Women flock to afternoon tea at luxury hotels

Courtesy of Palace Hotel Tokyo

Afternoon tea served at Prive, Palace Hotel Tokyo

By Rieko Mohara / Japan News Staff WriterOn a weekday afternoon, many small groups of women were having afternoon tea at a luxury hotel in central Tokyo. Koto music was being performed live by a woman in kimono, but the atmosphere of the chic, mostly black, spacious lounge of Aman Tokyo hotel on the 33rd floor of a high-rise building was not typically Japanese.

Located in the Otemachi area of Chiyoda Ward, Aman is one of many hotels in central Tokyo offering afternoon tea, which usually includes sandwiches and various sweets served on a multi-tiered cake stand, as well as scones and different choices of drinks such as black tea — you can drink as much as you like. Such courses are priced at about ¥4,000 to ¥5,000.

“I liked the desserts designed as high heels and bags. They were so pretty, and it was nice to take pictures,” said Haruna Usui, a 22-year-old university student living in Nerima Ward, Tokyo. “I wanted to have afternoon tea at Aman after my friends posted about having it there on social media,” she added.

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  • Atsushi Taketazu / The Yomiuri Shimbun

    Afternoon tea with Hawaiian flavors is currently offered at The Imperial Lounge Aqua at the Imperial Hotel

  • Courtesy of Aman Tokyo

    Afternoon tea at Aman Tokyo

Thus afternoon tea is not something only for the privileged and middle-aged homemakers who presumably have spare time and spare money for this kind of leisure activity. Women in their 30s, 40s and 50s are the main customers, usually spending a couple of hours per visit, according to a number of Tokyo hotels.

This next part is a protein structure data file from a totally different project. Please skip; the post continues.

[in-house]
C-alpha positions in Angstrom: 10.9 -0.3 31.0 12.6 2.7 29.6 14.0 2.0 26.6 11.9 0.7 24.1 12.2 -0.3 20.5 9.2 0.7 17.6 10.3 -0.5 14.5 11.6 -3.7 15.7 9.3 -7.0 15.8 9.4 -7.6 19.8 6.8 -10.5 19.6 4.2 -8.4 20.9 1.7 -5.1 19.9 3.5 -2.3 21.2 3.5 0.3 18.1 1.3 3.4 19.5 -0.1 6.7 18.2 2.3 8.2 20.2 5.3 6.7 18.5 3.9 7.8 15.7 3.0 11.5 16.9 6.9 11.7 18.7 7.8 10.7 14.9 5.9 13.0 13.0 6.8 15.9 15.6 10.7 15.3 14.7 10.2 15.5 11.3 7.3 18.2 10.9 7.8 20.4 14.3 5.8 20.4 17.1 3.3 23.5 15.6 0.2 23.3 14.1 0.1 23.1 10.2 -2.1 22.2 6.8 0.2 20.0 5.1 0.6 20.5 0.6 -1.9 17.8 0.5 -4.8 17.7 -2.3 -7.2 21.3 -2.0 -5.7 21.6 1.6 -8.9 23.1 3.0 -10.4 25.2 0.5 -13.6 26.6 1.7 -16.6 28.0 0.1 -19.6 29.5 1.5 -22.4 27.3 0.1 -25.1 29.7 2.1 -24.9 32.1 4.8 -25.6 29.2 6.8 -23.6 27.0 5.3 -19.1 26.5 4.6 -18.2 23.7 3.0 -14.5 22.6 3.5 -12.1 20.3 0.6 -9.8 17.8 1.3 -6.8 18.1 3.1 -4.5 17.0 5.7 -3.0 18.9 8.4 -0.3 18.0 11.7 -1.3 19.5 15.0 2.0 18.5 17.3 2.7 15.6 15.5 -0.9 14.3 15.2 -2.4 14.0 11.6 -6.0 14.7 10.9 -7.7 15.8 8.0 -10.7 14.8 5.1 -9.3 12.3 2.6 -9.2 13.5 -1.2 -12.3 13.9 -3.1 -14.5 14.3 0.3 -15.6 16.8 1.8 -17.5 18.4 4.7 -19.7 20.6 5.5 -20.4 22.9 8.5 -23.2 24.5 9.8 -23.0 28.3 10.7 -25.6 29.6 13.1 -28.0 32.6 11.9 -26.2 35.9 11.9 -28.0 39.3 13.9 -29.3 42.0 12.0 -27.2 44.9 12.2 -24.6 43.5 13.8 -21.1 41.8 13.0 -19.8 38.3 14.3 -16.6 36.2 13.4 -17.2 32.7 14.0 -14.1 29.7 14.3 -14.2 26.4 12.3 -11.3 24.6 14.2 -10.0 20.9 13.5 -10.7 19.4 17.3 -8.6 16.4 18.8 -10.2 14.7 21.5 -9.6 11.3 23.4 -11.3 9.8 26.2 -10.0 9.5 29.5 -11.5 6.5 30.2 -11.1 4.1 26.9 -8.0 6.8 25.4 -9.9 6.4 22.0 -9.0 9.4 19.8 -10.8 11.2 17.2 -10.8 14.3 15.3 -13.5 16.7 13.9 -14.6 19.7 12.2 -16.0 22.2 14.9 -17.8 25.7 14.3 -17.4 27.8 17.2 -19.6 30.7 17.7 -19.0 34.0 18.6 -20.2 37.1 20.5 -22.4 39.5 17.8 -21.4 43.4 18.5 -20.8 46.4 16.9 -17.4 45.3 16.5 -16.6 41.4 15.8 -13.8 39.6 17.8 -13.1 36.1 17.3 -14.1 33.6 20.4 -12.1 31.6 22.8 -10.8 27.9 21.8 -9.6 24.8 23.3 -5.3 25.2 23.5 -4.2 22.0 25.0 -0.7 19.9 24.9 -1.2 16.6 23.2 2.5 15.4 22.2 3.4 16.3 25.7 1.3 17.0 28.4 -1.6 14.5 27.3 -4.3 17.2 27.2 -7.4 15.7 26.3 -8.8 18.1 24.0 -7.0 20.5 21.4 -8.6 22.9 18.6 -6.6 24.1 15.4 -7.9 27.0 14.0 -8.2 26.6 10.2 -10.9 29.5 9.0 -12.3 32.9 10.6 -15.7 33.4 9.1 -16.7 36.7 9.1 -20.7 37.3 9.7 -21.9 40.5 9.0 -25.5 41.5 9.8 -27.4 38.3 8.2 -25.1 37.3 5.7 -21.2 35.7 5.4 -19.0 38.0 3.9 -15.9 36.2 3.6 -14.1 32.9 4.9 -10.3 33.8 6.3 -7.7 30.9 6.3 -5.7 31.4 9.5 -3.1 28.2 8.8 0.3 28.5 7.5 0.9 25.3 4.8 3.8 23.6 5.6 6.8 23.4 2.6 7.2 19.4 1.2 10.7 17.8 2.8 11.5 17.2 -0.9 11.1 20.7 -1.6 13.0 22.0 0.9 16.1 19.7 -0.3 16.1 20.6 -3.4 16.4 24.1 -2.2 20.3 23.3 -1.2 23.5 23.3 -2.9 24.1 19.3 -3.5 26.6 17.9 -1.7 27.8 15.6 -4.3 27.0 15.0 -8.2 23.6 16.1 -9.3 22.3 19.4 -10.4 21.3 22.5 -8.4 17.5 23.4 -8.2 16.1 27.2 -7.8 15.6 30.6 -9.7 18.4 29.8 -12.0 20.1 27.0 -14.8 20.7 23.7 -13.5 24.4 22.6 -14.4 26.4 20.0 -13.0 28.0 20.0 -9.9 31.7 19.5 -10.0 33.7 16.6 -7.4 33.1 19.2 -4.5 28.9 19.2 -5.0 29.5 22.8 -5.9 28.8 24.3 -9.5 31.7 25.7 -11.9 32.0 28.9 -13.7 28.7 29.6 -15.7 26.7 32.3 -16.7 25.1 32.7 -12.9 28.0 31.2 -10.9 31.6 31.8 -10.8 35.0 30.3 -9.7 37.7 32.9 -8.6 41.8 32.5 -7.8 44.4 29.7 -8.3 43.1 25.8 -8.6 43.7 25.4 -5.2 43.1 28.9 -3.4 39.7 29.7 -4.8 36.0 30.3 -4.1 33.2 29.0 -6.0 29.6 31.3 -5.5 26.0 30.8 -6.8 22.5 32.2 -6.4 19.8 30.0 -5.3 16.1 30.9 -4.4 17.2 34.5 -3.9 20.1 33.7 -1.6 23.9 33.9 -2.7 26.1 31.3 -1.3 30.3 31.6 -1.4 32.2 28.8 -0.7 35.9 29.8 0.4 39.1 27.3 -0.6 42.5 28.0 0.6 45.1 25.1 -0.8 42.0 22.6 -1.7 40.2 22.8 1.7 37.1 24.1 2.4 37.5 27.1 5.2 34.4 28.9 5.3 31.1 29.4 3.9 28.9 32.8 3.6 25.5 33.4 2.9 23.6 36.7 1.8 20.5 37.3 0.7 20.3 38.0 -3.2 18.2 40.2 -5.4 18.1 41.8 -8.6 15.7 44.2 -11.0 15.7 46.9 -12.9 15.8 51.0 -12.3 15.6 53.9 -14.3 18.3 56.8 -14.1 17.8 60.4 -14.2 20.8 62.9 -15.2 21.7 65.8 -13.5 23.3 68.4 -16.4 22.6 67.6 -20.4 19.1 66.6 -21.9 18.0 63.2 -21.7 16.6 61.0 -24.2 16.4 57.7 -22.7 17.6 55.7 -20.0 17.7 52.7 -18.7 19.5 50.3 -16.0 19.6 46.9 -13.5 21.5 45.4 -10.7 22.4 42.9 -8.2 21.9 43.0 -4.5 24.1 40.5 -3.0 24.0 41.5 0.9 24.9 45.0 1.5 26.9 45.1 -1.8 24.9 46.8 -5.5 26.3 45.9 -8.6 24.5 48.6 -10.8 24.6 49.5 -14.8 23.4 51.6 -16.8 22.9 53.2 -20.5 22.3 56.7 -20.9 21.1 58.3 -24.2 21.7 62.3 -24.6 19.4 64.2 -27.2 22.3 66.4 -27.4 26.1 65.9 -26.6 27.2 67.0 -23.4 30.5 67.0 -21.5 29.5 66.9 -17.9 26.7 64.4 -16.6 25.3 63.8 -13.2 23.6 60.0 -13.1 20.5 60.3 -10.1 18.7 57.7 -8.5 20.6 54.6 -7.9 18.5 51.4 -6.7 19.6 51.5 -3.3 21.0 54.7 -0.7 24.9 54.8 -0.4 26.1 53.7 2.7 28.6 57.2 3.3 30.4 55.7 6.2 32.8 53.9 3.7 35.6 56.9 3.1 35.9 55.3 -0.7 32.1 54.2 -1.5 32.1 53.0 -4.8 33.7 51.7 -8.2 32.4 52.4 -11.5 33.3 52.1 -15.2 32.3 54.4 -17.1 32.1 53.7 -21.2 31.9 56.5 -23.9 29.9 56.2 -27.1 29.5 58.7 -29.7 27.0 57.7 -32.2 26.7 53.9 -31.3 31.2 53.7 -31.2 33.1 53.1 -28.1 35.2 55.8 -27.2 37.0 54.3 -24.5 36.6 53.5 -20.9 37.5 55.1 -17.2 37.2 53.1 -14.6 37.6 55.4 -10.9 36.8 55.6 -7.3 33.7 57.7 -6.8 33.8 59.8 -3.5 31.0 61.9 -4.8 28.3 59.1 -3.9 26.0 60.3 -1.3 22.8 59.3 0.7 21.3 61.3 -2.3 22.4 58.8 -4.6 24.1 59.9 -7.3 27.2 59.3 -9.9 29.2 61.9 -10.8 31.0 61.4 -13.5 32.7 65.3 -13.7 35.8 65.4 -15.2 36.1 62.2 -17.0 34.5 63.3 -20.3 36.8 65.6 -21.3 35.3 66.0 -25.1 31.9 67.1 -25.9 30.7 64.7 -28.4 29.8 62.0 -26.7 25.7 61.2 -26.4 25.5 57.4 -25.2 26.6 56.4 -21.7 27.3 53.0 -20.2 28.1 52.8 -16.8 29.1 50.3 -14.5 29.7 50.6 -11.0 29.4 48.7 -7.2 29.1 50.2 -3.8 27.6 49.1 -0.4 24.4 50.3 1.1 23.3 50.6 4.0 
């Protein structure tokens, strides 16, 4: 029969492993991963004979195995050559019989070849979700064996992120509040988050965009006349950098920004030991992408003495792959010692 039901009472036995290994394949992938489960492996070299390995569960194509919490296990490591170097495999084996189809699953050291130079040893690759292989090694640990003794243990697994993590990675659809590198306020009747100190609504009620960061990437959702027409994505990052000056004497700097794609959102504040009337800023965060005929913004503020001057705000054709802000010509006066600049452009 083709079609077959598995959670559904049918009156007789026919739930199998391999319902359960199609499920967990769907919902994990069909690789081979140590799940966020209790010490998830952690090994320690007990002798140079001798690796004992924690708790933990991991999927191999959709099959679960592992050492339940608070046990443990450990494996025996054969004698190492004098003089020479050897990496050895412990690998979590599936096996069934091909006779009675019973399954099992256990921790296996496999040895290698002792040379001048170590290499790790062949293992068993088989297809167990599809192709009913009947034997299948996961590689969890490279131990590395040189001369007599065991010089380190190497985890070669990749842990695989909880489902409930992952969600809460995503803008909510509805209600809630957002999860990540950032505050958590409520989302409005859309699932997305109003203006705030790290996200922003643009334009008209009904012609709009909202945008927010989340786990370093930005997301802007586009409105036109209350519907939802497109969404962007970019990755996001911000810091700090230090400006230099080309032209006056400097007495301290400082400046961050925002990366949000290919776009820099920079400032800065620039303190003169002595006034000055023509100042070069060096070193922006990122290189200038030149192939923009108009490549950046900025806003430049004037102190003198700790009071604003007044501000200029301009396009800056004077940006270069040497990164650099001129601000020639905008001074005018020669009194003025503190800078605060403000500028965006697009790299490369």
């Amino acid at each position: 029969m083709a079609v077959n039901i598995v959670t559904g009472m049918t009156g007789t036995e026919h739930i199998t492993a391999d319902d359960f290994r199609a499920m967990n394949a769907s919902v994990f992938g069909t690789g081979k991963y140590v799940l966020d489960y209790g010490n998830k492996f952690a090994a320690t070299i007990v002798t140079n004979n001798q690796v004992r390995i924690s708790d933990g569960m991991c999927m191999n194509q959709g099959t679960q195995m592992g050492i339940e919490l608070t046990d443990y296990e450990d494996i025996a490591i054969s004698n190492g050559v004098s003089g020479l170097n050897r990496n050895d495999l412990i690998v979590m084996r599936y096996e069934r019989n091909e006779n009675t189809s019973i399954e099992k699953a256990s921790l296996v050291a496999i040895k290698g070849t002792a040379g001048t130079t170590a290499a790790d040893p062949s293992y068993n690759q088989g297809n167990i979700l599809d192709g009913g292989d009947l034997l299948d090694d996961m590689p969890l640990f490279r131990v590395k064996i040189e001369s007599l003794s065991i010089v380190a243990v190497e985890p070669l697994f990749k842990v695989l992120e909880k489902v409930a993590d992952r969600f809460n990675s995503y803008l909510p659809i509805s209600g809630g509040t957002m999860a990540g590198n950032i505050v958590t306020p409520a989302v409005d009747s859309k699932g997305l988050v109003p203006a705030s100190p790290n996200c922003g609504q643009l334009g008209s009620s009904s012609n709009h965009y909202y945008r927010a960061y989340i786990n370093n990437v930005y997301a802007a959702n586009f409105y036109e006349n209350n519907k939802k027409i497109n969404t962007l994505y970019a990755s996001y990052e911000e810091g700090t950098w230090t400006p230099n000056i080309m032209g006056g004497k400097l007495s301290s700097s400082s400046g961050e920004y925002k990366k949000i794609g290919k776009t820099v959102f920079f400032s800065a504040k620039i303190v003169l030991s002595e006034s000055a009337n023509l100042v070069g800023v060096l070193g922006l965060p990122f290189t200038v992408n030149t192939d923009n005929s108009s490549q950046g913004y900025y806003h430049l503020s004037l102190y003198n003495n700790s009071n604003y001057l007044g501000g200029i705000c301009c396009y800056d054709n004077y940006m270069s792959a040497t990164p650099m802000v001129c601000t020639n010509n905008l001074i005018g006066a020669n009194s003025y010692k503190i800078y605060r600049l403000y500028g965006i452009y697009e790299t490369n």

Usui’s mother, Saki, a 51-year-old homemaker, also had afternoon tea at Aman with her “mom friends,” who know each other through their children.

“I felt relaxed and comfortable to chat with my friends there. I could spent my time differently than usual,” Usui’s mother said in an email, adding that she chose the hotel because it had been the topic of conversations. Usui said she has a number of other friends, as does her mother, who have enjoyed afternoon tea for similar reasons.

Afternoon tea, a tradition in Britain, has taken root in Japan in recent years, seemingly because it is photogenic and allows women to spend time in an elegant atmosphere at a luxury hotel.

Indeed, many customers take photos and post them to social media platforms such as blogs.

“The photos taken [by customers] are really good. As such, afternoon tea has become popular through word of mouth,” said Minako Hayata, a spokesperson for Aman Tokyo.

Saori Shiobara, in charge of marketing and communications at Palace Hotel Tokyo, also said, “I feel pleased when I see photos of our afternoon tea on social media and in other places.”

Palace Hotel, located next to the Imperial Palace in Chiyoda Ward, began offering afternoon tea on a four-tiered cake stand in its lounge bar Prive in April. The hotel had previously served afternoon tea on a two-tiered cake stand at the bar, but changed to the four-tiered version this spring to mark the fifth anniversary of the hotel’s opening after a renovation.

The Palace Hotel also serves a jubako-style afternoon tea menu in the lounge on the first floor, where the outer moat of the palace can be seen through the windows.